Fourth Graders Steer Robots to Success

The MICDS Upper School Rampire Robotics team recently charged up their robots and invited fourth graders to tackle a maze challenge in the robotics lab in McDonnell Hall. Varsha Devisetty ’23, Director of Community Outreach for Rampire Robotics, helped coordinate the event with the goal of introducing students to STEM activities and highlighting the opportunities available with robots. She said, “We had a robotics event for these students last year, and the goal was to let them experiment and explore with robots. Now, it’s time to build on that event from last year and show how robots are used to complete specific goals. We hope this event inspires the kids to be more involved with STEM and robotics in the future.”

The robot maze was designed with taped grids on the floor, and students used mini robots called Spheros in small groups to code their robots to navigate the maze. “I was most excited for the kids to code the maze. We worked really hard to tape the maze to the ground, so I was excited for the kids to code it,” said Devisetty. Rampire teammate Penny Chen ’23 shared in the excitement. She said, “I was most excited about what the kids were going to be able to do, as the maze we organized was new compared to last year. Additionally, I hoped it would be really fun for them.”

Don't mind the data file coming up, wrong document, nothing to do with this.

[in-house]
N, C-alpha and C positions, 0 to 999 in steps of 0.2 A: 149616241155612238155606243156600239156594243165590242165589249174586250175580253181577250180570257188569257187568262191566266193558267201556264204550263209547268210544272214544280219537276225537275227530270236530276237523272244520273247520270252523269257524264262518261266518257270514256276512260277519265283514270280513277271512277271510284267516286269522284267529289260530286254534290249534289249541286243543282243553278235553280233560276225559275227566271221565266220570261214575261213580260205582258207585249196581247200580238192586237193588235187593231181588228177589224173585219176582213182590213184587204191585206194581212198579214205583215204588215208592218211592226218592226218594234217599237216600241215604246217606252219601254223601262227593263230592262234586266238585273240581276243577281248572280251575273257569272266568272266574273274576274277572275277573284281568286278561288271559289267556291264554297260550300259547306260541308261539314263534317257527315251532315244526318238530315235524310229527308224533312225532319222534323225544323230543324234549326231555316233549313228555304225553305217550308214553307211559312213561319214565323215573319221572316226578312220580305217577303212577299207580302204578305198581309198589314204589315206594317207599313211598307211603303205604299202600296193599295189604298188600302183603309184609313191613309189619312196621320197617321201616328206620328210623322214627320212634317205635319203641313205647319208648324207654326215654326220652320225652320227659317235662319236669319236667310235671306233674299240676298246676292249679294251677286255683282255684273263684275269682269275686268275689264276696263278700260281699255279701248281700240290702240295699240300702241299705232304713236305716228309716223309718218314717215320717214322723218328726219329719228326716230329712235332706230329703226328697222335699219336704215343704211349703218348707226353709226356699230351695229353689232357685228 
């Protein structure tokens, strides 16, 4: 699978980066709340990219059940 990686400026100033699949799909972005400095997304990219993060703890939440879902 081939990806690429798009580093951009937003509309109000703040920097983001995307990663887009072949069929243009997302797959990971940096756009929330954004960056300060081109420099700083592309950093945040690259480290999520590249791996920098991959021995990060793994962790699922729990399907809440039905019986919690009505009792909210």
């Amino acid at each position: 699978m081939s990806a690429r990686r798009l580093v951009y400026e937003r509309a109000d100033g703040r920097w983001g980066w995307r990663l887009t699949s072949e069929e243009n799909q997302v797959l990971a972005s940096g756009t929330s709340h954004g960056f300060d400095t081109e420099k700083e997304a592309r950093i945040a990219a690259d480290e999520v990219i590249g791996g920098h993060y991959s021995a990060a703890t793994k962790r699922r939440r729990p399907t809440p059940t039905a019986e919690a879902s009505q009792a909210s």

While this activity does not directly connect to a particular current unit of study in Lower School science, some fourth graders have had the chance to join the after-school First Lego League (FLL) team. Through FLL, students build EV3 robots that they code using Scratch-based programming. In FLL, students train their robots to compete in various missions, including a maze course similar to the Rampire team design. The Upper School robotics event was a welcome opportunity for FLL students to compare their coding expertise and see how it works on a different robot. In addition, students who did not join FLL gained experience connecting to robotics as a consideration for Middle School.

Wrangling an entire grade level of Lower School was challenging for the Upper School students, but the Rampire team was able to steer the younger students to eventual success. “The most challenging part was getting everyone organized in the beginning. The kids were a little overwhelmed by where and how to start, but once they got going, they were really immersed in the challenge,” said Devisetty. “I was surprised by how focused the kids became on finishing the challenge. I loved hearing the excited cheers yelling ‘yay’ or ‘no’ whether their robot code worked or not. All the kids were engrossed with the activity, learned so much, and became really excited about robotics,” she added.

Chen agreed and said, “One thing I was worried about was the kids sharing their coding opportunities with their groupmates, but I found that they all worked together, and it was really nice to see, as teamwork and collaboration are important aspects in both STEM and life in general.”

Way to code and roll, Rams!